calendar icon 16 August 2023
clock icon 2 minute read

China's hog breeders have suffered losses for 7 months

Chinese pork processing giant WH Group Ltd expects hog prices in China to rise 10-20% in the second half of 2023 from the first six months, supported by stronger demand and smaller supply glut, reported Reuters.

"Hog breeders in China have suffered from losses for seven months, the longest period in history, due to low hog prices. But the situation will improve in the second half of the year," Ma Xiangjie, President of WH Group's subsidiary Shuanghui Development, told an earnings briefing on Tuesday.

Ma forecast the median hog price to reach about 16 yuan ($2.20) per kilogram (kg) in the second half of this year, up from an average of 15.12 yuan in the first-half, but the average 2023 price would still be significantly lower than 2022.

WH Group on Tuesday reported its first-half profits before biological fair value adjustments slid 45% to $383 million.

January-June revenue at the group, which owns US-based Smithfield Foods, the world's largest pork processor, fell 2% to $13.12 billion, according to a company filing.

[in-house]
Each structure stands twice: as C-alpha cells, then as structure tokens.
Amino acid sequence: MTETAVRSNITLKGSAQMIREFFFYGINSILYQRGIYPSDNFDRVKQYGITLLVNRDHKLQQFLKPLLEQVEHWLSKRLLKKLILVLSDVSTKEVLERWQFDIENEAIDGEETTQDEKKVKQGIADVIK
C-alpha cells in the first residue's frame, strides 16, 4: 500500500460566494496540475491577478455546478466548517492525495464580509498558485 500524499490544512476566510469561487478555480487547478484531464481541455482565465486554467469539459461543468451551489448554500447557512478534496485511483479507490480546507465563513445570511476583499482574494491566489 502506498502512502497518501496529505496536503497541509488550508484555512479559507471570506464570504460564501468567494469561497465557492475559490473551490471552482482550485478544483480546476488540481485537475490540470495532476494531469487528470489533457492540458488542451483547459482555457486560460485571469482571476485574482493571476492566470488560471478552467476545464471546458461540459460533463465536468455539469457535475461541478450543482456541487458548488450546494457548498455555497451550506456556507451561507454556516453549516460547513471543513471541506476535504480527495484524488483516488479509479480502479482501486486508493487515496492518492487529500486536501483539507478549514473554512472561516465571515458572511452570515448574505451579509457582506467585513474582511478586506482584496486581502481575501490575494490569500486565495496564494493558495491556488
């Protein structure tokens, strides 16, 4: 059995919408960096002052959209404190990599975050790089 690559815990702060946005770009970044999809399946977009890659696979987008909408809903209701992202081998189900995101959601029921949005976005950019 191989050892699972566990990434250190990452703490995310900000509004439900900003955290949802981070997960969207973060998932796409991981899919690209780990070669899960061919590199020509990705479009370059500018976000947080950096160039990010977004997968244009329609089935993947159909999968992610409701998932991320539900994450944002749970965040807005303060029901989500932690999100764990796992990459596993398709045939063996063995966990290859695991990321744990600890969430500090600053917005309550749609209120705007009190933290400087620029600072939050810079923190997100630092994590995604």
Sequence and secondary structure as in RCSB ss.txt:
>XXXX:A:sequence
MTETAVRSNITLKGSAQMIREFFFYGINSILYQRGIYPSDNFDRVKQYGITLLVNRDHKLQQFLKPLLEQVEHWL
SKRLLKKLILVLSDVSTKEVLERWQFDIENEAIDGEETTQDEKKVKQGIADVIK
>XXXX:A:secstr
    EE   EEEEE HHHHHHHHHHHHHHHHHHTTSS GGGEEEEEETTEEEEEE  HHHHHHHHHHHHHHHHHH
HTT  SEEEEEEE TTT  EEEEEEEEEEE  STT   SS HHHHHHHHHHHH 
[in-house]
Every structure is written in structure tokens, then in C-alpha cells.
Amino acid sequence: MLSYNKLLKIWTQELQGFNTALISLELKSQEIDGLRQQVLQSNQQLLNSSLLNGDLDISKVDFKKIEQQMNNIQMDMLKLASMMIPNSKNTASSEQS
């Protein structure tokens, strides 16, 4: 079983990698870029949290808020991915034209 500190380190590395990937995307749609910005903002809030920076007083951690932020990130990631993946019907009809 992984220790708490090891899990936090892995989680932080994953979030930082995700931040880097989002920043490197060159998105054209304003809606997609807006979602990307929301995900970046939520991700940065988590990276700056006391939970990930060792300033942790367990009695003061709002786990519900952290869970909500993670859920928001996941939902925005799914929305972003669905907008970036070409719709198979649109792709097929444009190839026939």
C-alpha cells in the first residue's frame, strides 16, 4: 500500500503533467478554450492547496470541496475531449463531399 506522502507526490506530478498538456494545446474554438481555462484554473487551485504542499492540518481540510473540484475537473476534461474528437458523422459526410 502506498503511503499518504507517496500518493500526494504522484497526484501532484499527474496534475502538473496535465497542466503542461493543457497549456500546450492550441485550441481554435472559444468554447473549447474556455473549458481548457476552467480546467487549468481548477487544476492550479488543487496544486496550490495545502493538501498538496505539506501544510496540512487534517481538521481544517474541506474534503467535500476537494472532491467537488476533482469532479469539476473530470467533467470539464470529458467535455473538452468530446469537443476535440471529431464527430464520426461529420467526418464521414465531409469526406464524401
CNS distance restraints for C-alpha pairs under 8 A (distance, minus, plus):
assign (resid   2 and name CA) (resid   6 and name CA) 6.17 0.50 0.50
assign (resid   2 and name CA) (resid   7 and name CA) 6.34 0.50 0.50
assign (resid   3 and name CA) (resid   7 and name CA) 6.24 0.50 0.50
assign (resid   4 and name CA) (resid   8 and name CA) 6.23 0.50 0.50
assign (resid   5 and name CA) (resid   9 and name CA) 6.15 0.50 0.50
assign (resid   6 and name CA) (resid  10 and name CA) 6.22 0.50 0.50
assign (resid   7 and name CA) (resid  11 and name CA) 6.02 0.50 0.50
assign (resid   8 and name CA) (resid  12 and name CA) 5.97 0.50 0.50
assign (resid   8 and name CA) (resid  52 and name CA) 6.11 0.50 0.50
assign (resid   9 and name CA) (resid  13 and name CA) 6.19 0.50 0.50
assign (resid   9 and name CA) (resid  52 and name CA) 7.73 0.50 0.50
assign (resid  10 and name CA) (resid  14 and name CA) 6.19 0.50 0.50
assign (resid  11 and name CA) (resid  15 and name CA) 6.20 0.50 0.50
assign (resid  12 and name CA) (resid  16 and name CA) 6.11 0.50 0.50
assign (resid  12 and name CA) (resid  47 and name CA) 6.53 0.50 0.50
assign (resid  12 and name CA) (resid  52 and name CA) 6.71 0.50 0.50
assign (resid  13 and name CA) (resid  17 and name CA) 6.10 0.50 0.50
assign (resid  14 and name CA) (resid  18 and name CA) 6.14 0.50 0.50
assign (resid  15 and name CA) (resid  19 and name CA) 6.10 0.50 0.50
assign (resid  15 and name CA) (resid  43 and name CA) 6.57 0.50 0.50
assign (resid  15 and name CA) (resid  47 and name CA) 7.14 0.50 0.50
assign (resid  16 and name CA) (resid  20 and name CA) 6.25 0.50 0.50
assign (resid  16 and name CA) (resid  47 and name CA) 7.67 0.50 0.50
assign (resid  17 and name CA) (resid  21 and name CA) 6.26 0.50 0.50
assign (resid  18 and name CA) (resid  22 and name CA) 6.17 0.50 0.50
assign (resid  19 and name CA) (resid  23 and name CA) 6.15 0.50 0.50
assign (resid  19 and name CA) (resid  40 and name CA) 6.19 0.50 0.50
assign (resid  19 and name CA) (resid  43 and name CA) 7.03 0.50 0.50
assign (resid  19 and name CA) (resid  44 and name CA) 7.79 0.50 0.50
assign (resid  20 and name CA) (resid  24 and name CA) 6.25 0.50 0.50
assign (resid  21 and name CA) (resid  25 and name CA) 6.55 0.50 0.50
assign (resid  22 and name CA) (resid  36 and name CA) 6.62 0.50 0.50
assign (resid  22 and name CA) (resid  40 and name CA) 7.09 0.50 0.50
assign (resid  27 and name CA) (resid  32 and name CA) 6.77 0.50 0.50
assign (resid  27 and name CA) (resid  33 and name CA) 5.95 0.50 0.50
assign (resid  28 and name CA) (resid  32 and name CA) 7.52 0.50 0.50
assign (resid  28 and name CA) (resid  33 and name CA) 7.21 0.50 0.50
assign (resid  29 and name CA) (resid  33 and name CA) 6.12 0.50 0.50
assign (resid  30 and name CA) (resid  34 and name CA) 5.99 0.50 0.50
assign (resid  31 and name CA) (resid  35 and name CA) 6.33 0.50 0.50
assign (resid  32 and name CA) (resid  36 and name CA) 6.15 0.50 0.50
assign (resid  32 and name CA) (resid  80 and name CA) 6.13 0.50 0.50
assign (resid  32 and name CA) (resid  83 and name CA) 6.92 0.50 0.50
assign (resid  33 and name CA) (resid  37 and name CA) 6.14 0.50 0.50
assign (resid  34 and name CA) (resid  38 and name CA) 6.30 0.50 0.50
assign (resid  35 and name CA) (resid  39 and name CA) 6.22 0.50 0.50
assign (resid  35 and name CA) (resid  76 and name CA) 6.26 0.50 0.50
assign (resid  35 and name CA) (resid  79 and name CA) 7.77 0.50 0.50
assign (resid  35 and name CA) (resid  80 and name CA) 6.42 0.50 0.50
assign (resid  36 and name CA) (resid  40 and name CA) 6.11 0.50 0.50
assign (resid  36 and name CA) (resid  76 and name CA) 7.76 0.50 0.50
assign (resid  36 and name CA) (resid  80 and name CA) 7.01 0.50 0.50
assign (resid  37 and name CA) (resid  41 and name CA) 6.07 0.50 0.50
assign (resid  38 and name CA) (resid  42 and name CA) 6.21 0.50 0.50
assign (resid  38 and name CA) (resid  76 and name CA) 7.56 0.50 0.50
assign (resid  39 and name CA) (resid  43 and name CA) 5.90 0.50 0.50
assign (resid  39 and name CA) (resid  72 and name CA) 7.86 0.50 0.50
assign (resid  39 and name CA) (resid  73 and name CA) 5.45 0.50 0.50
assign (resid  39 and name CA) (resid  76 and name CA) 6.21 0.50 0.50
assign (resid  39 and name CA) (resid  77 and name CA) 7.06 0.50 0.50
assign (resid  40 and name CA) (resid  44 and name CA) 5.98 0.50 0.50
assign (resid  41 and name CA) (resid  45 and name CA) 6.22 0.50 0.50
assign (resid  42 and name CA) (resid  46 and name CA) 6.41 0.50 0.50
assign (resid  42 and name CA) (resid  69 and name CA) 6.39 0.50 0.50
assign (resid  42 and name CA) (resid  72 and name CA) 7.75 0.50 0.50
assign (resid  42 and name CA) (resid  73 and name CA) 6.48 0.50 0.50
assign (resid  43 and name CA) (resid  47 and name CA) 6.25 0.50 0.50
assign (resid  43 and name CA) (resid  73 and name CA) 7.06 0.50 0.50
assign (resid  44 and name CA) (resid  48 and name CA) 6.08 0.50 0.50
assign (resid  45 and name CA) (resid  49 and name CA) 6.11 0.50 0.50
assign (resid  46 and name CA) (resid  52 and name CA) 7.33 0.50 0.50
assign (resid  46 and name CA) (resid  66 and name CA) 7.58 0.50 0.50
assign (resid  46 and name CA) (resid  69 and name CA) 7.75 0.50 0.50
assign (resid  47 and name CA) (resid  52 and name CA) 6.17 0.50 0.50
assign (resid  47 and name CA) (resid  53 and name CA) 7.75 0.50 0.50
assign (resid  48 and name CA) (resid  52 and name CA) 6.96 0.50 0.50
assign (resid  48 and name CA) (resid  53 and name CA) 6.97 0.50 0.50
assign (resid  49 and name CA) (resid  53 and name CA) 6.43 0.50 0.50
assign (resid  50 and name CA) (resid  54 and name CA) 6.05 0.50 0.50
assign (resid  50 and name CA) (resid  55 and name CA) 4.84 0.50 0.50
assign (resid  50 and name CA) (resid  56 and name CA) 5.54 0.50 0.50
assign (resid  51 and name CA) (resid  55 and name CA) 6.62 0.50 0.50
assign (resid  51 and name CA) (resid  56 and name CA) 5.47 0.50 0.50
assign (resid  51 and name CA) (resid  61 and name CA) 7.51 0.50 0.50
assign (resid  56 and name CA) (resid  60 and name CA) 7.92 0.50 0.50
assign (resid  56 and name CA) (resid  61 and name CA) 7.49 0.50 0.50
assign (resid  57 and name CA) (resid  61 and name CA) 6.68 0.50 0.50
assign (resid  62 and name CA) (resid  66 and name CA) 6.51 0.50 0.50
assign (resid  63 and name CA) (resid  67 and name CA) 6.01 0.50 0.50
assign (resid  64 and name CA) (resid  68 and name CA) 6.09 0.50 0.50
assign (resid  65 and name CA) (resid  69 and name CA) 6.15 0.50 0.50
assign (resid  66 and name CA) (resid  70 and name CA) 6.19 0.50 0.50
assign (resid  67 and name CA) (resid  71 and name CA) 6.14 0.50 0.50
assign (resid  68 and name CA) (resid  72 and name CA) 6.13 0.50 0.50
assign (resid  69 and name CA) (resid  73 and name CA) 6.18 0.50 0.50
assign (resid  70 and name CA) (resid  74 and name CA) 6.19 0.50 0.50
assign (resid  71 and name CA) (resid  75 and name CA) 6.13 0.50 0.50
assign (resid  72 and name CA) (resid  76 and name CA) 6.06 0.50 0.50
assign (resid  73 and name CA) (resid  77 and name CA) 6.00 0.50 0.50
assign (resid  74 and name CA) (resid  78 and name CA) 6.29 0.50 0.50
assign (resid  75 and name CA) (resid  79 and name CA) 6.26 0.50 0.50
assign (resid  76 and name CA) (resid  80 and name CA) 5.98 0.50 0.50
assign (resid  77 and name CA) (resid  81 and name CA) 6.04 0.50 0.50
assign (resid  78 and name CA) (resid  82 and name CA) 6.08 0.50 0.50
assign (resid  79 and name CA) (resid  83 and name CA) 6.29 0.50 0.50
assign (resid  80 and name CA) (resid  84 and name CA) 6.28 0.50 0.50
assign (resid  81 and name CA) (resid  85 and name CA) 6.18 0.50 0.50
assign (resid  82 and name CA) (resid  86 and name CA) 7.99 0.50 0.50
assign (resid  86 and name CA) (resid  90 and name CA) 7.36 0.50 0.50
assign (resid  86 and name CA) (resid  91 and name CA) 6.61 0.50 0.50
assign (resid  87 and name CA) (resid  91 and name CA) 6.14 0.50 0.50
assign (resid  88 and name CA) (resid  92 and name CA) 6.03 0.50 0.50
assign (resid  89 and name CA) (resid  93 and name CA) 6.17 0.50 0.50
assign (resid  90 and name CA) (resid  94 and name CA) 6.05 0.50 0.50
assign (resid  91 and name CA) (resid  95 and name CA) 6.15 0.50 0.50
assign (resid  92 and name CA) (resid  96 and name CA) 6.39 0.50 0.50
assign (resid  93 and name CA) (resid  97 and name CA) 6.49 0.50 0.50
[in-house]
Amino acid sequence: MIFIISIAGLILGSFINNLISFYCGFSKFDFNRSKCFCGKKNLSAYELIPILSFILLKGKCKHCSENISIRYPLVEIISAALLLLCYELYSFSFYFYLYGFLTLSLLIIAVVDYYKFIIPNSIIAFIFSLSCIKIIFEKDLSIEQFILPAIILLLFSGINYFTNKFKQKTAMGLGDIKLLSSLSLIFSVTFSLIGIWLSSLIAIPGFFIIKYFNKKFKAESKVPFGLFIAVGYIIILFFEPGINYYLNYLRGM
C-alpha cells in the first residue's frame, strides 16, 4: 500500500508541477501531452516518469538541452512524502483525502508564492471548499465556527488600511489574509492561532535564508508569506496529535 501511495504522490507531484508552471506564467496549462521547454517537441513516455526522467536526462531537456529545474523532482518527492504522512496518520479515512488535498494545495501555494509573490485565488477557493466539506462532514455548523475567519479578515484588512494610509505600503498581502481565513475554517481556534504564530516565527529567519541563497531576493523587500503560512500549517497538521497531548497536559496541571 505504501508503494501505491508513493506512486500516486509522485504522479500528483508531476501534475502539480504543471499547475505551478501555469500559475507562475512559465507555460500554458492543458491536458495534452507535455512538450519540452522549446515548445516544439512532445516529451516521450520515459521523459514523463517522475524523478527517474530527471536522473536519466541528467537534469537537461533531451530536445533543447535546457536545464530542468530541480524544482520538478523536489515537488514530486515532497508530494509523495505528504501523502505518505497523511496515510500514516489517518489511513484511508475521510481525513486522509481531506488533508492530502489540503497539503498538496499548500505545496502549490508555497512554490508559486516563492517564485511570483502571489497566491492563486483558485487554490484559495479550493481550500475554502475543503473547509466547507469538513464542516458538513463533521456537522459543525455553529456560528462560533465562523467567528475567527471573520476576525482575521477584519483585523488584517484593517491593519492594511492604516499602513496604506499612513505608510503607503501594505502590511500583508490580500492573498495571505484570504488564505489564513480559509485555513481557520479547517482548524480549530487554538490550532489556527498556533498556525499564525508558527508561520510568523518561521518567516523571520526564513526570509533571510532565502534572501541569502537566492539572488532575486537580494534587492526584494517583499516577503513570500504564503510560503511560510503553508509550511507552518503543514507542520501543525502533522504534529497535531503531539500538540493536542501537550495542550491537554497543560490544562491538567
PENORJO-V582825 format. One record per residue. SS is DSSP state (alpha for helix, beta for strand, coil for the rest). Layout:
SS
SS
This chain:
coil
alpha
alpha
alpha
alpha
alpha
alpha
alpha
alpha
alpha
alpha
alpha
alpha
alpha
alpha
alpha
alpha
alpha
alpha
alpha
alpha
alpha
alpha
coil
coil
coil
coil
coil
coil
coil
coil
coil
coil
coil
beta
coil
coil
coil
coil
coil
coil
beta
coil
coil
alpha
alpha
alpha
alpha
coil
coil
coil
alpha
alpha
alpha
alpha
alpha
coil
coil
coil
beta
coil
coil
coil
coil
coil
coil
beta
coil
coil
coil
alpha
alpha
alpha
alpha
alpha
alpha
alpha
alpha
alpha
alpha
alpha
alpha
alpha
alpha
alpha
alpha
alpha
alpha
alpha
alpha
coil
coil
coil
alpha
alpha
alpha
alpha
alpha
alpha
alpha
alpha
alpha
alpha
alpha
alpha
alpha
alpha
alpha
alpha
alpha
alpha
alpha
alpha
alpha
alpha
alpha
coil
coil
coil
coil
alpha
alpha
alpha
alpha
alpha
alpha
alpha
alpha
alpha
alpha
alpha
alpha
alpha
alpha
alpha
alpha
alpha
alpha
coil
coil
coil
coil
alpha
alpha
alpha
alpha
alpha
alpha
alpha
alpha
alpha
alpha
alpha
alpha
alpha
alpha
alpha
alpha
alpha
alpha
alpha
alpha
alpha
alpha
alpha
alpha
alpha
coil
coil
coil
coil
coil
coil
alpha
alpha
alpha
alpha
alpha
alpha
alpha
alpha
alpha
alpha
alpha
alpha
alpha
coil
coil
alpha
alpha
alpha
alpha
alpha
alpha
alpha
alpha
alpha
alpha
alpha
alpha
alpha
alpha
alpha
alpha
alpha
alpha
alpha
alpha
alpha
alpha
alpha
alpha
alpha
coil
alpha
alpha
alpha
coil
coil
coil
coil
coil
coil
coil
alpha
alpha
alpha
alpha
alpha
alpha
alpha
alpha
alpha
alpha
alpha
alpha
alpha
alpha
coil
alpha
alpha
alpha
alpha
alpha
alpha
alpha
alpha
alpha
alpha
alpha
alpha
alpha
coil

China, the world's top pork consumer, saw its pork output in the second quarter hit the highest in at least a decade for the period, as farmers geared up for better demand. However, sluggish prices and tepid demand amid faltering economy prompted breeders to reduce herds, boosting slaughter volumes.

"Pork demand is seasonally stronger in the second half of the year, which will improve the supply and demand situation," Ma said.

At the same time, WH Group expects hog prices in the United States and Europe to fall in the second half of the year from current seasonal high levels. WH Group executives also said that the recent heavy rains and flood in northern China did not affect its production.

($1 = 7.2830 Chinese yuan renminbi)

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